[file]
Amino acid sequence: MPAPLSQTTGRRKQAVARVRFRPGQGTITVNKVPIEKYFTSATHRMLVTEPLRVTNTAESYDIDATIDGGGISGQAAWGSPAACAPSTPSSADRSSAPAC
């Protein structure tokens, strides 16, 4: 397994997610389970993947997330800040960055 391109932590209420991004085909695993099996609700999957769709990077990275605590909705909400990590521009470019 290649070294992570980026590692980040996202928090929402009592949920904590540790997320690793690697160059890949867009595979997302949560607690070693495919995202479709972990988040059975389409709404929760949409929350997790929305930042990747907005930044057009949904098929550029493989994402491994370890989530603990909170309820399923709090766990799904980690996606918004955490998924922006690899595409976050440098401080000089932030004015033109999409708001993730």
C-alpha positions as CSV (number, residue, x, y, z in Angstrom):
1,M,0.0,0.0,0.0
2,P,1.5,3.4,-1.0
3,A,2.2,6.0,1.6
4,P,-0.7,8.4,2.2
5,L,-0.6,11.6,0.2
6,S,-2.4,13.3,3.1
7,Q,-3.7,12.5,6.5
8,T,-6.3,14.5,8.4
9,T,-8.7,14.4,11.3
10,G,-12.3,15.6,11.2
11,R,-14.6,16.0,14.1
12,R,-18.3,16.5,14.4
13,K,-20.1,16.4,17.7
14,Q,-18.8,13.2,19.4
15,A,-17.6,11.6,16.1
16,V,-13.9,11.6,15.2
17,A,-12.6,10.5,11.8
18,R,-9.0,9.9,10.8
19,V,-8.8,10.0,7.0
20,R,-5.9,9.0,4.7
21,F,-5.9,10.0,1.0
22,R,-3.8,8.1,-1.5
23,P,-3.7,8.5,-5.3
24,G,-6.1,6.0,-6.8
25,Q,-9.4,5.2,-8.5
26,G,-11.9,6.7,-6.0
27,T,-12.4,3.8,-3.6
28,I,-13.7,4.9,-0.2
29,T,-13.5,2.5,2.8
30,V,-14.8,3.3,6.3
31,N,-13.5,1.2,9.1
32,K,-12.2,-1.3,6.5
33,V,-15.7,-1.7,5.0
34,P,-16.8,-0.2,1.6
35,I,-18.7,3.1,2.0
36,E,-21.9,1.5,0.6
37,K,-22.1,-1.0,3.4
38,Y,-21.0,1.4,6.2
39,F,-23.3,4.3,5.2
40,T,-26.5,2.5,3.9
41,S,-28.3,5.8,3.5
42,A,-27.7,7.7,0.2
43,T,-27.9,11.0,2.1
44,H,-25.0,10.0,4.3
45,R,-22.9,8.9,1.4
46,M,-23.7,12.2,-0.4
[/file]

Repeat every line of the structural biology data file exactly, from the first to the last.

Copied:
Amino acid sequence: MPAPLSQTTGRRKQAVARVRFRPGQGTITVNKVPIEKYFTSATHRMLVTEPLRVTNTAESYDIDATIDGGGISGQAAWGSPAACAPSTPSSADRSSAPAC
């Protein structure tokens, strides 16, 4: 397994997610389970993947997330800040960055 391109932590209420991004085909695993099996609700999957769709990077990275605590909705909400990590521009470019 290649070294992570980026590692980040996202928090929402009592949920904590540790997320690793690697160059890949867009595979997302949560607690070693495919995202479709972990988040059975389409709404929760949409929350997790929305930042990747907005930044057009949904098929550029493989994402491994370890989530603990909170309820399923709090766990799904980690996606918004955490998924922006690899595409976050440098401080000089932030004015033109999409708001993730």
C-alpha positions as CSV (number, residue, x, y, z in Angstrom):
1,M,0.0,0.0,0.0
2,P,1.5,3.4,-1.0
3,A,2.2,6.0,1.6
4,P,-0.7,8.4,2.2
5,L,-0.6,11.6,0.2
6,S,-2.4,13.3,3.1
7,Q,-3.7,12.5,6.5
8,T,-6.3,14.5,8.4
9,T,-8.7,14.4,11.3
10,G,-12.3,15.6,11.2
11,R,-14.6,16.0,14.1
12,R,-18.3,16.5,14.4
13,K,-20.1,16.4,17.7
14,Q,-18.8,13.2,19.4
15,A,-17.6,11.6,16.1
16,V,-13.9,11.6,15.2
17,A,-12.6,10.5,11.8
18,R,-9.0,9.9,10.8
19,V,-8.8,10.0,7.0
20,R,-5.9,9.0,4.7
21,F,-5.9,10.0,1.0
22,R,-3.8,8.1,-1.5
23,P,-3.7,8.5,-5.3
24,G,-6.1,6.0,-6.8
25,Q,-9.4,5.2,-8.5
26,G,-11.9,6.7,-6.0
27,T,-12.4,3.8,-3.6
28,I,-13.7,4.9,-0.2
29,T,-13.5,2.5,2.8
30,V,-14.8,3.3,6.3
31,N,-13.5,1.2,9.1
32,K,-12.2,-1.3,6.5
33,V,-15.7,-1.7,5.0
34,P,-16.8,-0.2,1.6
35,I,-18.7,3.1,2.0
36,E,-21.9,1.5,0.6
37,K,-22.1,-1.0,3.4
38,Y,-21.0,1.4,6.2
39,F,-23.3,4.3,5.2
40,T,-26.5,2.5,3.9
41,S,-28.3,5.8,3.5
42,A,-27.7,7.7,0.2
43,T,-27.9,11.0,2.1
44,H,-25.0,10.0,4.3
45,R,-22.9,8.9,1.4
46,M,-23.7,12.2,-0.4